Lessons From A Thriving Power Couple, With Brittany Merrill-Yeng and Steven Yeng of Skrewball Peanut Butter Whiskey
Steven Yeng — Find ways to enjoy each other. Running a business can be all encompassing, especially when you live with your business partner. We try to keep a pulse on that and when we’ve had a particularly bad day or week, we set up as much time as we can spare — even if that’s a few minutes or an hour — to focus on something positive in our lives. Sometimes that just means dinner with the family where we aren’t allowed to discuss business.
Brittany Merrill-Yeng — Respecting each other’s time alone. With the pandemic, everyone is seeing that there is such a thing as too much time together. It is so important to have time to do something for just yourself. In the evenings, we take turns giving the girls a bath while the other has time to reset.
As a part of our series about lessons from Thriving Power Couples, I had the pleasure of interviewing Brittany Merrill-Yeng and Steven Yeng, co-founders of Skrewball Peanut Butter Whiskey, the original peanut butter whiskey. This husband-and-wife duo spearheaded one of the fastest market rollouts in the history of the spirits industry and have transformed their small family-owned company into an award-winning, international sensation.
Thank you so much for doing this with us! Can you tell us a story about what brought you two to your respective career paths?
Brittany Merrill-Yeng: While I was in college, Steven worked with his family to develop a restaurant and bar. The only way for us to spend time together was for me to help him on this project. So, when I wasn’t at school or working, I’d be volunteering my time helping him build the restaurant.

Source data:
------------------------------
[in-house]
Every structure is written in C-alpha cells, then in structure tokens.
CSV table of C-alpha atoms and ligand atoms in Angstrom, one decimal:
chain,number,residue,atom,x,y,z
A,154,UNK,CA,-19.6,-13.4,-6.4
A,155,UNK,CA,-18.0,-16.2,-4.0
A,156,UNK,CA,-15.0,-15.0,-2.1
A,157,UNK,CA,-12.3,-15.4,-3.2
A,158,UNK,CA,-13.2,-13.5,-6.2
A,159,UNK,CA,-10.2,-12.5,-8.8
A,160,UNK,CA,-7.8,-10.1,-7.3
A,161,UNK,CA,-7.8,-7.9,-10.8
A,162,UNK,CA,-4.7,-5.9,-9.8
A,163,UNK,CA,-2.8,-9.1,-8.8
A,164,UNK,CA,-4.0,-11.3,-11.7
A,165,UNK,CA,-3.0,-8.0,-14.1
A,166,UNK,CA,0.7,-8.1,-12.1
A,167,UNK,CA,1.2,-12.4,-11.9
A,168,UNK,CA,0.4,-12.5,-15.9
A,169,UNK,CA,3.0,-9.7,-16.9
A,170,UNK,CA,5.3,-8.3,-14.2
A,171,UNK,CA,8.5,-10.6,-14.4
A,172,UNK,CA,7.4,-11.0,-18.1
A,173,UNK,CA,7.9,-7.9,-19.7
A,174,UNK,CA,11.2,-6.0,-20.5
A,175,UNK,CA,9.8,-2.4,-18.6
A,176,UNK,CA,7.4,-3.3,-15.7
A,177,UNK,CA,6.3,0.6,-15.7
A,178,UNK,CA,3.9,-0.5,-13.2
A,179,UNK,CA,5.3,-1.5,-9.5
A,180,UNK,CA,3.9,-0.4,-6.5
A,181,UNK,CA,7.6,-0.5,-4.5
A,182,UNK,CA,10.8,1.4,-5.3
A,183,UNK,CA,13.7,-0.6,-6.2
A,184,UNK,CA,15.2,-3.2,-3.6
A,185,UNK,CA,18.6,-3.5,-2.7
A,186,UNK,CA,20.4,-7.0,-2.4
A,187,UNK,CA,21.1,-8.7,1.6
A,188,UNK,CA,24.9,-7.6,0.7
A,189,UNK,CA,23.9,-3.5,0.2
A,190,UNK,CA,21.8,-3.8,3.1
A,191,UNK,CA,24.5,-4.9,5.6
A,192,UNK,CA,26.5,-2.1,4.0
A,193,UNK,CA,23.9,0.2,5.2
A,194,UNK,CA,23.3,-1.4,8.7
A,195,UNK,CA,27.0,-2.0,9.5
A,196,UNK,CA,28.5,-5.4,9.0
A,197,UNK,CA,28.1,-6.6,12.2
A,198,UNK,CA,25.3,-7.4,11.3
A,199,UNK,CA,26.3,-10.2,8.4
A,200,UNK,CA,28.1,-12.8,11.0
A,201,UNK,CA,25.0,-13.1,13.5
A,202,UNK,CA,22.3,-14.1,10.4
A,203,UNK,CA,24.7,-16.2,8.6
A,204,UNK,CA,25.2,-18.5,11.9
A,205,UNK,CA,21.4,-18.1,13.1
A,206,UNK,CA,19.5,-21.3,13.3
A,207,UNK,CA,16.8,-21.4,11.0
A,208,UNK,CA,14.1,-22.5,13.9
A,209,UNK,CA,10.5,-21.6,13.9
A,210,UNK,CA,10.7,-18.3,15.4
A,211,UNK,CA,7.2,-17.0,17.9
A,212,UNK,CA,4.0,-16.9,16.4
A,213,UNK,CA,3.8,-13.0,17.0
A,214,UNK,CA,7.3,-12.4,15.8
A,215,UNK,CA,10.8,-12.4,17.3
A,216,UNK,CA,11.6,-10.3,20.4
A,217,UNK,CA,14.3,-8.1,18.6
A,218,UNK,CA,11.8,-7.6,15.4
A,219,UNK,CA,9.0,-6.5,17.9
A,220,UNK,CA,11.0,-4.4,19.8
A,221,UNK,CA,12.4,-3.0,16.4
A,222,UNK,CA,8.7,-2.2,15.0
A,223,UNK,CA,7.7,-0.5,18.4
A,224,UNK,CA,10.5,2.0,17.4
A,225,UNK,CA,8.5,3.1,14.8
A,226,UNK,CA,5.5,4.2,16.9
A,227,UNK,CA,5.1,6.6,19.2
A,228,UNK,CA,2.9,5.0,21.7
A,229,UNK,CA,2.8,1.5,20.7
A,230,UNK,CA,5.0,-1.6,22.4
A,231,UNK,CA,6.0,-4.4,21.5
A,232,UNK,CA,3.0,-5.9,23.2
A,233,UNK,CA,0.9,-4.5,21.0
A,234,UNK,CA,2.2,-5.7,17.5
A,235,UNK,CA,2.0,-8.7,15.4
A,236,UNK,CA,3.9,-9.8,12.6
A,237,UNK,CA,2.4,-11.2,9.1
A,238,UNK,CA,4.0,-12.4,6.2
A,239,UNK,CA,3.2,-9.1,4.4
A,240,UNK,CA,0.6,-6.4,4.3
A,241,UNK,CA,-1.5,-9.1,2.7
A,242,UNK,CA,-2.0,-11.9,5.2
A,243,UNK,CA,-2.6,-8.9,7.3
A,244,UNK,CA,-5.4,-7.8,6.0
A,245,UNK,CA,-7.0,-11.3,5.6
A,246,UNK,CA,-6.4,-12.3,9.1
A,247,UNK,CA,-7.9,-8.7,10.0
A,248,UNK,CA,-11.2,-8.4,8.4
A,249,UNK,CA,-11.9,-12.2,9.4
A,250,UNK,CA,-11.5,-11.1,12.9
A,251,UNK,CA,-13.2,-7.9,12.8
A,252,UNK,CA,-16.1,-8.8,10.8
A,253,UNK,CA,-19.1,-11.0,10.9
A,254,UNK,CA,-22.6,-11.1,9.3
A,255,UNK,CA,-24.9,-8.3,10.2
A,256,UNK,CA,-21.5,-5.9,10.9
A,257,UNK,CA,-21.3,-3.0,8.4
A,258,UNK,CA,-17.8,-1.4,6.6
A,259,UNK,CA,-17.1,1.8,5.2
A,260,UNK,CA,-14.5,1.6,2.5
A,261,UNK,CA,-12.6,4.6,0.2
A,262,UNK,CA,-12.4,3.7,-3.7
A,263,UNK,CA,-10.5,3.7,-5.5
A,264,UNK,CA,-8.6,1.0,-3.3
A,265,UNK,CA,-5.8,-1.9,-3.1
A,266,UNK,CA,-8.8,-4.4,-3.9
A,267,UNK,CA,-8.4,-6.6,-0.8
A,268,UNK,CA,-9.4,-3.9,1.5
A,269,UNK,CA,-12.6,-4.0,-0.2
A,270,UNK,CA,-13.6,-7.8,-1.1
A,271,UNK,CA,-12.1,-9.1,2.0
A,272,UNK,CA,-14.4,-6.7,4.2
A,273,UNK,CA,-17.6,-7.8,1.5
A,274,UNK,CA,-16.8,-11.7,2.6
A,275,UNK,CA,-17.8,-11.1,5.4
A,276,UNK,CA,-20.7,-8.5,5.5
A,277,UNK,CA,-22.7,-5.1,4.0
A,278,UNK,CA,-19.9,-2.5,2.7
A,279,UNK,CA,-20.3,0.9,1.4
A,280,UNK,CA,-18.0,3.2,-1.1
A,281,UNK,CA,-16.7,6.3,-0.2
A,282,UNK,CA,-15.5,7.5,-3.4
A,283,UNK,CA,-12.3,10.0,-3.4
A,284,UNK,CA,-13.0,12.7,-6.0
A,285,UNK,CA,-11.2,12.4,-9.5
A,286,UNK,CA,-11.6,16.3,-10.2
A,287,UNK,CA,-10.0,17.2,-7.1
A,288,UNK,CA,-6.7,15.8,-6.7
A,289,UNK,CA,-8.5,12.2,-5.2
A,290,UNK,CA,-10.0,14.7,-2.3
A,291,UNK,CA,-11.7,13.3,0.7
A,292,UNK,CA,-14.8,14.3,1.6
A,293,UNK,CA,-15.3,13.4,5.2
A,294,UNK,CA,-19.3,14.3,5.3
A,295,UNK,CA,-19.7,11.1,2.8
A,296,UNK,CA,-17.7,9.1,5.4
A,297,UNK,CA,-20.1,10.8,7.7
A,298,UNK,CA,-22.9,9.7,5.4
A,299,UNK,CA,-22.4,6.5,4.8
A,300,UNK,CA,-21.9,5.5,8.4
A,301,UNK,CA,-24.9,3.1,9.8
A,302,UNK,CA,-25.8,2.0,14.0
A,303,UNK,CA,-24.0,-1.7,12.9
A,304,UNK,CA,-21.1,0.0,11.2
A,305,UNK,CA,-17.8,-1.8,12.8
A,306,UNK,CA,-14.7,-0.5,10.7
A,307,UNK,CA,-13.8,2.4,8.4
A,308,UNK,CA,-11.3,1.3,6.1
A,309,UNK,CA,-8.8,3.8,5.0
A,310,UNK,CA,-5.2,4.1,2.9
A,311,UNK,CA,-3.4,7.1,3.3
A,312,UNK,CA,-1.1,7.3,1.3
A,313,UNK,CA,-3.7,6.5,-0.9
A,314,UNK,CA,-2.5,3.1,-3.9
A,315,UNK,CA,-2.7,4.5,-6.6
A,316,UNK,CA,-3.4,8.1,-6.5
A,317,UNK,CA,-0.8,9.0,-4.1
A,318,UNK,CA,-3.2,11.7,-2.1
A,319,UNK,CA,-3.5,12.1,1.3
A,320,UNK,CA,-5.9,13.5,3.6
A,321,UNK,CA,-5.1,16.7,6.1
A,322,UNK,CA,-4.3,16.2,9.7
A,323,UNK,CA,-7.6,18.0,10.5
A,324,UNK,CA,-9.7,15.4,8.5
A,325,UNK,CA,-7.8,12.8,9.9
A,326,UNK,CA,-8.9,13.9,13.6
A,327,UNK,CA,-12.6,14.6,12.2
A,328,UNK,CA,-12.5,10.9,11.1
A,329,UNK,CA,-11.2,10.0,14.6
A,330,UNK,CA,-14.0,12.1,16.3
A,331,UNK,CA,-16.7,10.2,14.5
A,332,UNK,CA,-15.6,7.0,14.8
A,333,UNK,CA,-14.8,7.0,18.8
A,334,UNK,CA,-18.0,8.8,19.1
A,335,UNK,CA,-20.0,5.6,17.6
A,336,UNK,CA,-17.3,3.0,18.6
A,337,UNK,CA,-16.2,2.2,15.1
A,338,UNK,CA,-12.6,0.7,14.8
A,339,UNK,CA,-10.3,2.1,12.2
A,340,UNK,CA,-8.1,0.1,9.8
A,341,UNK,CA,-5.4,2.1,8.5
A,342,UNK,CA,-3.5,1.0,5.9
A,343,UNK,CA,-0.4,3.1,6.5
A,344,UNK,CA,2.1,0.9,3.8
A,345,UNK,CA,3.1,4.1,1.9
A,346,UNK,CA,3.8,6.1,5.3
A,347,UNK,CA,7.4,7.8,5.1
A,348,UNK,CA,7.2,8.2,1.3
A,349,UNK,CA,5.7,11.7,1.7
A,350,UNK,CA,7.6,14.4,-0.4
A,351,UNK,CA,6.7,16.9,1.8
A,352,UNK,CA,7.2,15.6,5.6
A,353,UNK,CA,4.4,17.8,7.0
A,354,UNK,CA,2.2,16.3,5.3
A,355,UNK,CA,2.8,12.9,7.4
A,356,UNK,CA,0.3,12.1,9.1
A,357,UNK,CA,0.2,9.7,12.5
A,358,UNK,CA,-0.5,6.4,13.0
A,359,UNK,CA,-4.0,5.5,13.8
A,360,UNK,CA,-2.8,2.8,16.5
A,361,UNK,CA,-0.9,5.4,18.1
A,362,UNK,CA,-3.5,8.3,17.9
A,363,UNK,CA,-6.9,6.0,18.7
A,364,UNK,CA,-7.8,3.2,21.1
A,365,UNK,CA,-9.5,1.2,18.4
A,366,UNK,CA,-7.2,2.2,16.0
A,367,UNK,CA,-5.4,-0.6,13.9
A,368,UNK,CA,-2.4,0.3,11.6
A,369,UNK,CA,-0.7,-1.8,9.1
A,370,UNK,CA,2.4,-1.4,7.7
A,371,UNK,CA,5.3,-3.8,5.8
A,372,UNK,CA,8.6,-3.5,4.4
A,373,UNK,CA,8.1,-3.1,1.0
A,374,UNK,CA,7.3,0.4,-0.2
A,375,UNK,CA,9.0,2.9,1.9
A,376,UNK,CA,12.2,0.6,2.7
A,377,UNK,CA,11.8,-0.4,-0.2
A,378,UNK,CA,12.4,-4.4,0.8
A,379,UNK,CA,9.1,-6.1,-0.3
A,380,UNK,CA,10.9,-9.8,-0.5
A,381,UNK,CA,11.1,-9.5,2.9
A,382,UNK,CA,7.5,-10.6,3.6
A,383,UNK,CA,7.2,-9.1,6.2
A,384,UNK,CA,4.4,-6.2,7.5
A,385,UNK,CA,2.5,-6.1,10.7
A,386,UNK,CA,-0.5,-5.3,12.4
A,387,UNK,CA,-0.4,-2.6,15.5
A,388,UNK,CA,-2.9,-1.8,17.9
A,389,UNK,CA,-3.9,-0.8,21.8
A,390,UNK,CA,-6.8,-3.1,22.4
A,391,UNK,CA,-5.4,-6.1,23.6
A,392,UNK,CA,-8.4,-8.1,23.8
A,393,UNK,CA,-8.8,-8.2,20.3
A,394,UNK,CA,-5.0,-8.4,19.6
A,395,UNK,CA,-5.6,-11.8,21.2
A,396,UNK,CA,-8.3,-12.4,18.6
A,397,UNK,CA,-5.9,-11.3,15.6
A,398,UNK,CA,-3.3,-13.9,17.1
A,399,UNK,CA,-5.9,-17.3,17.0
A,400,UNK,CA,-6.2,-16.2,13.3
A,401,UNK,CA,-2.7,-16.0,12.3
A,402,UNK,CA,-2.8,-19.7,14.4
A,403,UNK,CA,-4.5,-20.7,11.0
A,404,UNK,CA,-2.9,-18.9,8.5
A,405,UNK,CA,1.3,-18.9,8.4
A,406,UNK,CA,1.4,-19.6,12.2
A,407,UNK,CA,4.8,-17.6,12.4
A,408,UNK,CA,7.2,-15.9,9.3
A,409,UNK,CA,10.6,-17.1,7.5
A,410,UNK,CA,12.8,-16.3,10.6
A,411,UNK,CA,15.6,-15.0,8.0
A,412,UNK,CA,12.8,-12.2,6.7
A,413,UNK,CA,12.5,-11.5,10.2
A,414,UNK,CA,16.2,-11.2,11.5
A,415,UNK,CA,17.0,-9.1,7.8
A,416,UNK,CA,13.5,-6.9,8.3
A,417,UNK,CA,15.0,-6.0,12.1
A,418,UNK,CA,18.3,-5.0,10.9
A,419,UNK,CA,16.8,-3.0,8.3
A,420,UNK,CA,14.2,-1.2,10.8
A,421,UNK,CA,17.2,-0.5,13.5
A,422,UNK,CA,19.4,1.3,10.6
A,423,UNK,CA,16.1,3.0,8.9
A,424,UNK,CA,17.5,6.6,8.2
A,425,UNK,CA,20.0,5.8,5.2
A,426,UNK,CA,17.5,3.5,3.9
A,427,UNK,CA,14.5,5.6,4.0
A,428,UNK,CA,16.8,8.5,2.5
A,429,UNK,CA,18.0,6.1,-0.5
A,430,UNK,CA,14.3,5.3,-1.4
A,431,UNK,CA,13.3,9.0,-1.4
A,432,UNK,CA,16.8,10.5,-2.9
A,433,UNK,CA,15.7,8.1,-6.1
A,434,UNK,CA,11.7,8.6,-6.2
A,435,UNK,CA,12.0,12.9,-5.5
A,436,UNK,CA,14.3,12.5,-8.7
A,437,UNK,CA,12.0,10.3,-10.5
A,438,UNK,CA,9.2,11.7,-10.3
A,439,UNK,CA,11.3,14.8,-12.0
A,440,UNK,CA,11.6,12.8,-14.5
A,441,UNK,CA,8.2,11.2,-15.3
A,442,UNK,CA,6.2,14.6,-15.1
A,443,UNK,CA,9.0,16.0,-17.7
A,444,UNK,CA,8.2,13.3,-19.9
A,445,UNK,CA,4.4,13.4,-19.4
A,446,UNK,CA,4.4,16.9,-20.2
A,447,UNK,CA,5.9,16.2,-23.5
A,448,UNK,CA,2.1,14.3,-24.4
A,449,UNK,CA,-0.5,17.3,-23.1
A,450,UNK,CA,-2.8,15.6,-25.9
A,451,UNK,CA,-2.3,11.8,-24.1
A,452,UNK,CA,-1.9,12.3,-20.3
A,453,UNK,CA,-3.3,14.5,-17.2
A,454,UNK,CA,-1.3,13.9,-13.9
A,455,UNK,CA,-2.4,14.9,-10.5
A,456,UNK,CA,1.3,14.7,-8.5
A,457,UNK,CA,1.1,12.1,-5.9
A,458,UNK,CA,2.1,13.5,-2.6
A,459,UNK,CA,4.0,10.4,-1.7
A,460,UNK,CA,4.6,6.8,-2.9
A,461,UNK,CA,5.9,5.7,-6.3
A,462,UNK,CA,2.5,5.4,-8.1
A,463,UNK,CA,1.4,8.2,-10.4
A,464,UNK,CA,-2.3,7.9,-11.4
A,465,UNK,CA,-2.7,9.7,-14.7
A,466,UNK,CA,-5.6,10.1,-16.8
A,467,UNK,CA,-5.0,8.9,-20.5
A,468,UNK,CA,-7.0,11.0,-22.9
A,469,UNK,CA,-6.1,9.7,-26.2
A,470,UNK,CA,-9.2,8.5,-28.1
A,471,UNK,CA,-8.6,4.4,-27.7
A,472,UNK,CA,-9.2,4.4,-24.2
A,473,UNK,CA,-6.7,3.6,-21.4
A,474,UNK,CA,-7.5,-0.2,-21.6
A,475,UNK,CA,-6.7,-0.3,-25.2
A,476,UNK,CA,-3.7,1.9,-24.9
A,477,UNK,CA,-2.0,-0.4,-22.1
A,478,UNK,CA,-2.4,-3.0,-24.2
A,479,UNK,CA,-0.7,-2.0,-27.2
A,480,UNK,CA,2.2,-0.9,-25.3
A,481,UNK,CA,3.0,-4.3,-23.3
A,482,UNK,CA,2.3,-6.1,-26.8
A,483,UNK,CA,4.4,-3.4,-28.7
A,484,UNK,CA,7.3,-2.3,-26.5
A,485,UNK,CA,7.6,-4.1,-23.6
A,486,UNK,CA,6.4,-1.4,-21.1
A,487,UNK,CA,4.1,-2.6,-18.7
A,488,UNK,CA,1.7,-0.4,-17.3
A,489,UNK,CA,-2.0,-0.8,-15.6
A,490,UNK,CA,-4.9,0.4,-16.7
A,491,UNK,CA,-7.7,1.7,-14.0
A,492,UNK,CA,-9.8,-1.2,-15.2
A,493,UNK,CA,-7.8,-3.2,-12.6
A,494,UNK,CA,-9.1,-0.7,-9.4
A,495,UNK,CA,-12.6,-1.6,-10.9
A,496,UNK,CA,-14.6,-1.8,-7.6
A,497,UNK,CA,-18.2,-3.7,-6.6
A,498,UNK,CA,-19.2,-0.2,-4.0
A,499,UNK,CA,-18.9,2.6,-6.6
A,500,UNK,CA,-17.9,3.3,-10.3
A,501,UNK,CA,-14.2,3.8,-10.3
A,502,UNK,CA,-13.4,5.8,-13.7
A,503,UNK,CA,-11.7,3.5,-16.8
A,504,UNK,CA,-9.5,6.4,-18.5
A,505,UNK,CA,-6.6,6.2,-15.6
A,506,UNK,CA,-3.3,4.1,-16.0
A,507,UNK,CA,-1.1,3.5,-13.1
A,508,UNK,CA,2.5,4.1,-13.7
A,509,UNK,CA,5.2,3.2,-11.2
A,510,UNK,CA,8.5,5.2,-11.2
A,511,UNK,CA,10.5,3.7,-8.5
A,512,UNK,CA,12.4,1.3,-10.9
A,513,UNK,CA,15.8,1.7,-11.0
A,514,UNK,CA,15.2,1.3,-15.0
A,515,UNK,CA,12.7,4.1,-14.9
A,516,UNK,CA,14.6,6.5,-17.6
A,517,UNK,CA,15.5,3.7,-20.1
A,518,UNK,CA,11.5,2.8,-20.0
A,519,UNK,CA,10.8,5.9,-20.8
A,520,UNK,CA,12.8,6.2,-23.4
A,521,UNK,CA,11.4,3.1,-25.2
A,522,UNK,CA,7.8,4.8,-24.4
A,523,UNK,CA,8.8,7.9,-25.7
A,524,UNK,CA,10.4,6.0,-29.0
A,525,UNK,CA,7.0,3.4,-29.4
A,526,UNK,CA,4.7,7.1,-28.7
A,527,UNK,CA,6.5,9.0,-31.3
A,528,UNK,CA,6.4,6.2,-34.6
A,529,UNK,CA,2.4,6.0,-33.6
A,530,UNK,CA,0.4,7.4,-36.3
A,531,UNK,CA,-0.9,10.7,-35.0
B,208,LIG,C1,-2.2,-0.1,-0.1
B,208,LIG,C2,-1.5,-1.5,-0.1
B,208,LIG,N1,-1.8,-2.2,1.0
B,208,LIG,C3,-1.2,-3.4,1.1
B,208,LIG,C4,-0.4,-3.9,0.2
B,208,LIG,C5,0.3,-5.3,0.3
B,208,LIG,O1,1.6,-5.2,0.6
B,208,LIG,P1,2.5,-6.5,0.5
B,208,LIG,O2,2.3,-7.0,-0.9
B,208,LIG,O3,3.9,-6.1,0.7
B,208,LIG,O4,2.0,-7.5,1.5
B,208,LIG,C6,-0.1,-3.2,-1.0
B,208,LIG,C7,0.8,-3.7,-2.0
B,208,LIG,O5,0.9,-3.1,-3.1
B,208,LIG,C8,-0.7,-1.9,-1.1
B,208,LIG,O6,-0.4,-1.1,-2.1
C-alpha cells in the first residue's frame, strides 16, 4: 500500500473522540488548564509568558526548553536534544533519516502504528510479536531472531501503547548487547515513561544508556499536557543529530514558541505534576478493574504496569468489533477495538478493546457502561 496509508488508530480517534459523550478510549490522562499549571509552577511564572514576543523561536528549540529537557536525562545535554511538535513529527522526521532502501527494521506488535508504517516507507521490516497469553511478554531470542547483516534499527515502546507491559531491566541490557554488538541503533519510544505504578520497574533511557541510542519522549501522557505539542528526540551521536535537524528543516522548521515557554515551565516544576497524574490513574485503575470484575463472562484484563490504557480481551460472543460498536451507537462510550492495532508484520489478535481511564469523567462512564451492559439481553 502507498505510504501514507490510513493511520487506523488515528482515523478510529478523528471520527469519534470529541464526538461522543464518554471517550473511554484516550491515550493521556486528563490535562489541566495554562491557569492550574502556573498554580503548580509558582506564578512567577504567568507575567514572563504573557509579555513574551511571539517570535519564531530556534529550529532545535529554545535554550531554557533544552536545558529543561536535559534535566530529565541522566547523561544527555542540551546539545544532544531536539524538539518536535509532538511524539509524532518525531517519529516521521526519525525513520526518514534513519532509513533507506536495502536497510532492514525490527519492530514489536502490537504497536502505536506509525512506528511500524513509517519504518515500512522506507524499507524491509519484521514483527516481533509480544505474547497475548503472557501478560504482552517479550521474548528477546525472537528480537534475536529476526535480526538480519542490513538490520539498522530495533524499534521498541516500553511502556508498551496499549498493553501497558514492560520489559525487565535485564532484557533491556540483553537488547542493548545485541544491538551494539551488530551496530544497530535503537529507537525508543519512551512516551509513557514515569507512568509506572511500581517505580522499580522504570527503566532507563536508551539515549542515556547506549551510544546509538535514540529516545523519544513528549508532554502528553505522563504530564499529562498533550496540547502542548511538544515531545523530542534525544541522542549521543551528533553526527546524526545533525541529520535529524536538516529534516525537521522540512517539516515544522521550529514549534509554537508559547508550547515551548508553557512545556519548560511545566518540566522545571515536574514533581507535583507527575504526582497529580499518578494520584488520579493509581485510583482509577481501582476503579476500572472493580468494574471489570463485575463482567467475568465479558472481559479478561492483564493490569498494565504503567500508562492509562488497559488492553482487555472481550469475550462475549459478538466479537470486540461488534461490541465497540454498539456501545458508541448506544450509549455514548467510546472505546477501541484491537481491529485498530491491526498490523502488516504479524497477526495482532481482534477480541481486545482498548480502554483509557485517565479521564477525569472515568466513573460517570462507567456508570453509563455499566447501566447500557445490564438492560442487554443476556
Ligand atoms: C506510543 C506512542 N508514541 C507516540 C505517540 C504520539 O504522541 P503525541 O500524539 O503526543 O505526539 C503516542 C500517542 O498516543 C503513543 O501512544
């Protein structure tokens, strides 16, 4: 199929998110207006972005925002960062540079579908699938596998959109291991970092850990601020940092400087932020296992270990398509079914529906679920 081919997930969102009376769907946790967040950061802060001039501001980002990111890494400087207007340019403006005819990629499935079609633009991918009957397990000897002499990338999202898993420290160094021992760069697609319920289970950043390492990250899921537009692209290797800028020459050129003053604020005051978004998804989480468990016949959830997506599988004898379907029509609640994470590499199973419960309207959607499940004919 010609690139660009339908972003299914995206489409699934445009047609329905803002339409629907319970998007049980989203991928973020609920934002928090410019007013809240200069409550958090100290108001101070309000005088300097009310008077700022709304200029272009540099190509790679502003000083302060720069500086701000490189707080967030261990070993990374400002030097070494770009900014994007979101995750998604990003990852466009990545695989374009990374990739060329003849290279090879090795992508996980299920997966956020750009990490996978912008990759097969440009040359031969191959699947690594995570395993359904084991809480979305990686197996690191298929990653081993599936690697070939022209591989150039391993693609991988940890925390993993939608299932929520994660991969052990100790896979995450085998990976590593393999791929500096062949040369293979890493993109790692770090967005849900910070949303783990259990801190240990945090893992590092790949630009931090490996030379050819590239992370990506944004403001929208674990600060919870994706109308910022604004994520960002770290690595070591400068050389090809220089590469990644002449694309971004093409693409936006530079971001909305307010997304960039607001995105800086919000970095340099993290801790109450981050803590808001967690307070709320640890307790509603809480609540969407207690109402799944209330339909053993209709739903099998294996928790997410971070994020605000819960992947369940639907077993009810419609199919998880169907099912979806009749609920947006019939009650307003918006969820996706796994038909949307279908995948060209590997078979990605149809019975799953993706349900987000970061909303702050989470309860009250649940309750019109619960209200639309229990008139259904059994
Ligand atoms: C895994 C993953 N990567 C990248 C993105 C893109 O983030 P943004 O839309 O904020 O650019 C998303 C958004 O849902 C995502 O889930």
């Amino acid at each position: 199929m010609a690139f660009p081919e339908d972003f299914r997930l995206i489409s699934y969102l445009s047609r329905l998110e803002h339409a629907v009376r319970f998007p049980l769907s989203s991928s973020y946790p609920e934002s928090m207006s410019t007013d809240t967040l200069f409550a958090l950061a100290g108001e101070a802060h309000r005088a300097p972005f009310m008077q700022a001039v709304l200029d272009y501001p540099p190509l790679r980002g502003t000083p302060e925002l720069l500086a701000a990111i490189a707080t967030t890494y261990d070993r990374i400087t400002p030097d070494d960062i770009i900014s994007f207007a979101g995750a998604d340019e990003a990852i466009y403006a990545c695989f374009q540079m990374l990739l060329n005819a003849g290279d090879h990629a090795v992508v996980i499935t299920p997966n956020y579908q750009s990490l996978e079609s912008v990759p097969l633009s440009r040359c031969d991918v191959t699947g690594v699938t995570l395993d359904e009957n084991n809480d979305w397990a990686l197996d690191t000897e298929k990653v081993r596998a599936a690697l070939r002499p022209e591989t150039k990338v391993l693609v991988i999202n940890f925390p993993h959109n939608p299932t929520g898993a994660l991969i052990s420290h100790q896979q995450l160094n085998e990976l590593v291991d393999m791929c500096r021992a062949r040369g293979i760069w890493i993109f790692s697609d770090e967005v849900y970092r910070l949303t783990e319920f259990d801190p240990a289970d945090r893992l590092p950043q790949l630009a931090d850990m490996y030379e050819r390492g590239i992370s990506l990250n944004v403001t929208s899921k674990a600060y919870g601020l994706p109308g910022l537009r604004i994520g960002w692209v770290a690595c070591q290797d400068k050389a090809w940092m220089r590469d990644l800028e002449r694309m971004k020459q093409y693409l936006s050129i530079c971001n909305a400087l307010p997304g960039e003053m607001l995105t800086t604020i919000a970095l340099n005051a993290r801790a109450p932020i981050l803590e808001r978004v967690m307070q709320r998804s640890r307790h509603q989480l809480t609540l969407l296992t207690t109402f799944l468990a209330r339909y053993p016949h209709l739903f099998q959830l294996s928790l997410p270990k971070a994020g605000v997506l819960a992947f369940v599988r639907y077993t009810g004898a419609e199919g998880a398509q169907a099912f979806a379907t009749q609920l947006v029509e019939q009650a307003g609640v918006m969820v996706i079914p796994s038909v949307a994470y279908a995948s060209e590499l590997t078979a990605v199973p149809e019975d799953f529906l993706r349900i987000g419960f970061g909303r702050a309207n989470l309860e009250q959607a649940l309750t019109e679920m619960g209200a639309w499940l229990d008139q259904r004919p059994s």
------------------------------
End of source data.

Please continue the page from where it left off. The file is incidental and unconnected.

Steven continued to build more restaurants that were featured on Food Network and TruTV while I continued my education receiving a master’s in chemistry and a law degree. I moved on to practice as a pharmaceutical patent litigator for one of the largest firms in the world.
At the restaurant, Steven developed many great cocktail recipes throughout the years. Peanut butter whiskey became his signature cocktail, and we knew there was something there.
Steven Yeng: From a personal perspective, we were ships passing in the night with me getting home just before sunrise from the bar and Brittany leaving at the same time to start work on east coast hours. When our daughter was on the way, we wanted to do something that would bring us together, so we jumped all in and created Skrewball Peanut Butter Whiskey.
Can you share the most interesting story that happened to you since you two got married?